By Father Thomas Esposito
Special to The Texas Catholic
Among the treasures contained in our monastic hours of prayer, none is more precious to me than Compline, also known as Night Prayer. Its Latin name, Completorium, identifies it as the concluding communal prayer of the day, chanted in the evening twilight or, in the winter months, when the sun has already set.
The monks, tired in mind and weary in limb after an honest day’s work, process silently into the church and take our places in our respective choir stalls. The first order of business is a reading from the Rule of St. Benedict, the daily reminder of our monastic roots. Following the Rule excerpt is a period of silence. This blessed space allows for a calm examination of conscience. During this time, I often marvel at the simple fact that an entire day, or another week, or another anniversary, has passed, and that I have returned to the same place to repeat the centuries-old process yet again. Within the stability of the monastic life, however, abundant varieties of conversations, lessons, worries, and hopes are scattered throughout the days, months, and years. This is the time to process them briefly: what have I done with this present day? What have I failed to do? Where was God in my thoughts, words, and actions? Why did I reside so long amid memories of past regrets? What will be the burdens and graces that tomorrow brings?
The Abbot then rises and gives the signal to begin Compline proper. As the designated monk intones the opening lines, we fall naturally into the rhythm of prayer that so marks our days, our years, our lives. The structure of Compline is steady, the path well worn: the chanting of a hymn and a psalm, then a reading, then a short responsory. Next comes the greatest gift of Compline for me. A lovely antiphon blends the approaching night with our eventual permanent rest as we pray: “Protect us, Lord as we stay awake; watch over us as we sleep; that awake, we may keep watch with Christ, and asleep, rest in his peace.”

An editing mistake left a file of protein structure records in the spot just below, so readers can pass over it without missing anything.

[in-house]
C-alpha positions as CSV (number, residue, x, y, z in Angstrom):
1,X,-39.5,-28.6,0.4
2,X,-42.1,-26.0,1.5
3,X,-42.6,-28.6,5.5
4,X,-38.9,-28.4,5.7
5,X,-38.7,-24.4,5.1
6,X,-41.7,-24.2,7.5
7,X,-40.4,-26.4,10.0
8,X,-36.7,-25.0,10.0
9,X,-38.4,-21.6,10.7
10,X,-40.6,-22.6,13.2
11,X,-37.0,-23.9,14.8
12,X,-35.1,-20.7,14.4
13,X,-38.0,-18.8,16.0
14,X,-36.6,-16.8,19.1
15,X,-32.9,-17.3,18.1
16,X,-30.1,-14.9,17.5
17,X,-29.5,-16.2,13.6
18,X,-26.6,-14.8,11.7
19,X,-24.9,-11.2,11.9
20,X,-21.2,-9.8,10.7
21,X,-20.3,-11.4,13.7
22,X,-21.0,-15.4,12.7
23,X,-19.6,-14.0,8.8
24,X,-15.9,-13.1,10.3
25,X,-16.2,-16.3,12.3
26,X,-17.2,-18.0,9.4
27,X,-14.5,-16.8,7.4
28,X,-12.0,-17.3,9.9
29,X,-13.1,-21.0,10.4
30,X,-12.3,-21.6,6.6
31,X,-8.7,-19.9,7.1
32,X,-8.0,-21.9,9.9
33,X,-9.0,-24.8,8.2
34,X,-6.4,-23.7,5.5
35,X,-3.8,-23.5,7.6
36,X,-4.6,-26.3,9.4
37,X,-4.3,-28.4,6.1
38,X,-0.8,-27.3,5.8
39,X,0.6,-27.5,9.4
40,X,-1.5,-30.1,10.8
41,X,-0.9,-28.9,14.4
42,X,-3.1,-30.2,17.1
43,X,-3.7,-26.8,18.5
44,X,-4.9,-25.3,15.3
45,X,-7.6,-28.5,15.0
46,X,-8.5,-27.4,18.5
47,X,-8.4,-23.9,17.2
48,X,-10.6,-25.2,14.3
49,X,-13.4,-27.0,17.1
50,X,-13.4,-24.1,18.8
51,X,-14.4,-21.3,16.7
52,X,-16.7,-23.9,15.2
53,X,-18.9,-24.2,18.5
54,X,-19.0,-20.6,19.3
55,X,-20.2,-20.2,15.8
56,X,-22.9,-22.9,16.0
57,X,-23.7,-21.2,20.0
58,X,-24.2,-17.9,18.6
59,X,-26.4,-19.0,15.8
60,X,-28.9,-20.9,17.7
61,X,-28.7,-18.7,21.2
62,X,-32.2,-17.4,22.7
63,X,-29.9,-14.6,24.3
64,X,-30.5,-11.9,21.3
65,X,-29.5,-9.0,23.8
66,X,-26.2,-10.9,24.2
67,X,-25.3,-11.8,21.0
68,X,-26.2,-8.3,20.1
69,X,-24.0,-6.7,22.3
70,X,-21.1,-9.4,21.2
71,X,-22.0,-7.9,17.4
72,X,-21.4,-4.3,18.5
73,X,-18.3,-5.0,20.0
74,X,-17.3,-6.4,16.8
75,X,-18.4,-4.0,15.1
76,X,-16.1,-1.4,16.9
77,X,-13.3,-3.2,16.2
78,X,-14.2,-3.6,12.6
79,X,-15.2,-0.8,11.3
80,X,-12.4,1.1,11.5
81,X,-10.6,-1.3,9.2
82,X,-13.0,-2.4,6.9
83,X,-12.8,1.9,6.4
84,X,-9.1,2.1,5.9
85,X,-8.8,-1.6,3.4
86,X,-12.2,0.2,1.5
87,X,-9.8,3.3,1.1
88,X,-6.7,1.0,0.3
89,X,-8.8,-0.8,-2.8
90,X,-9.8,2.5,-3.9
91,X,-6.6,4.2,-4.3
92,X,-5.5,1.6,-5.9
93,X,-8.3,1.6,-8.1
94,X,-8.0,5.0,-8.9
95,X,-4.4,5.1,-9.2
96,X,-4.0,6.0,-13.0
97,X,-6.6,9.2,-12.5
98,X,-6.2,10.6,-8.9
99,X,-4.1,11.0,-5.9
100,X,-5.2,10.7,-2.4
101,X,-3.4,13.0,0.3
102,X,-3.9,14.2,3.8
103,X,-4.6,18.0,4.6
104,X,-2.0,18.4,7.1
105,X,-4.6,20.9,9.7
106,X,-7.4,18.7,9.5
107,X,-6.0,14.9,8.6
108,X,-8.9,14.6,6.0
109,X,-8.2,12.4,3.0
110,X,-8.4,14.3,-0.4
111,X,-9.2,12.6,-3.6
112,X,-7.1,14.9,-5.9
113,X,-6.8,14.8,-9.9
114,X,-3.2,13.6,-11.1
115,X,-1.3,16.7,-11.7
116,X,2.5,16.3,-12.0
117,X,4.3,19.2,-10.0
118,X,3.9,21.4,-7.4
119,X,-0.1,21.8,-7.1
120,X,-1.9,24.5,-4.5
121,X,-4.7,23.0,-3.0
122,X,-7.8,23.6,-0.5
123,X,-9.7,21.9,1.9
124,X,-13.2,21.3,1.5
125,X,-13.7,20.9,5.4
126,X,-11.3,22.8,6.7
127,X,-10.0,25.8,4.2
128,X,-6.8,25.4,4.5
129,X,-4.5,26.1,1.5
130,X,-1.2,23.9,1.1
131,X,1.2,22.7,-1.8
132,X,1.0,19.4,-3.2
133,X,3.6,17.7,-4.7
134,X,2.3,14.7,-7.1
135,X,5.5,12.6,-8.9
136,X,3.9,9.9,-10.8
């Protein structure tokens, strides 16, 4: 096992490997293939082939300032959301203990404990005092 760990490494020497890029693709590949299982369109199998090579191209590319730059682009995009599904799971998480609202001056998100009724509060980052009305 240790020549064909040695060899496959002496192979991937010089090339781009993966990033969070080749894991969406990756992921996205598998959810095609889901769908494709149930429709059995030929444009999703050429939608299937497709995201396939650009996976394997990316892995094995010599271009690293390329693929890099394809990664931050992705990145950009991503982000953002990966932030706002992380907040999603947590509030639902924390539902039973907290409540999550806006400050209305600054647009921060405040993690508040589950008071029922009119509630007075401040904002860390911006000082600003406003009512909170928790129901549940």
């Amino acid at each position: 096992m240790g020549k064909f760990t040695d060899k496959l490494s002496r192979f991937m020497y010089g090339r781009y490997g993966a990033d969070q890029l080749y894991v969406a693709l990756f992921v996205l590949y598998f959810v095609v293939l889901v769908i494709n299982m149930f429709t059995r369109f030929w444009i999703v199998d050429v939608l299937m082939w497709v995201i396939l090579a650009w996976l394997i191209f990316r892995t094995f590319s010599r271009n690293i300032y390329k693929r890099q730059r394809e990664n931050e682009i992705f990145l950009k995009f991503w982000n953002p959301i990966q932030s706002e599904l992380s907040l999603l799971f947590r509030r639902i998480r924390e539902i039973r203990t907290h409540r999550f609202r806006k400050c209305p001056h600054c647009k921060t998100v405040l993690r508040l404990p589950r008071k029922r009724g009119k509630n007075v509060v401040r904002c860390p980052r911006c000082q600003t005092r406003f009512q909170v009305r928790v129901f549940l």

That antiphon introduces a song of praise known as the Canticle of Simeon. In the second chapter of Luke’s Gospel, Mary and Joseph bring the newborn Jesus to the Temple in Jerusalem “to present him to the Lord.” Simeon, a righteous and devout man, has been “awaiting the consolation of Israel” for his entire life. He had been told by the Holy Spirit “that he would not see death until he had seen the anointed one of the Lord.” Prompted by the Spirit, Simeon comes to the Temple that day, sees the Christ child with his parents, takes him into his arms, and blesses God. The words he utters in the presence of his infant Lord are the words that we dare to make our own every evening:
“Now Master, you may let your servant go in peace, according to your word. For my eyes have seen your salvation, which you have prepared in the sight of all the peoples: a light for revelation to the Gentiles, and glory for your people Israel” (Luke 2:29-32).
Compline turns us into a group of Simeons in the evening twilight. His song makes you think of death – his own, our own. Having held the Lord’s fulfillment of the promise in his arms, Simeon is free to depart this life full of grateful consolation. Compline brings a related consolation to us, reminding us that we have indeed seen our salvation today: we have held the Eucharistic Lord in our hands, and shared him with our students, friends, and confreres. That privilege prepares us to be dismissed from this life if God so wills it.
After a concluding prayer, all lights in the church are extinguished except two large candles. Two radiant beams illuminate the statue of Mary on the back wall of the sanctuary, and we chant the Salve Regina. Near the end of the song, we ask our Mother for the ultimate grace of showing us, after our earthly exile, “the blessed fruit of your womb, Jesus.” Another period of silence follows. Then, at the Abbot’s signal, the monks calmly process out of the church one by one, each of us prepared to go gentle into that good night.
Father Thomas Esposito, O.Cist., is a monk at the Cistercian Abbey of Our Lady of Dallas and teaches in the theology department at the University of Dallas in Irving.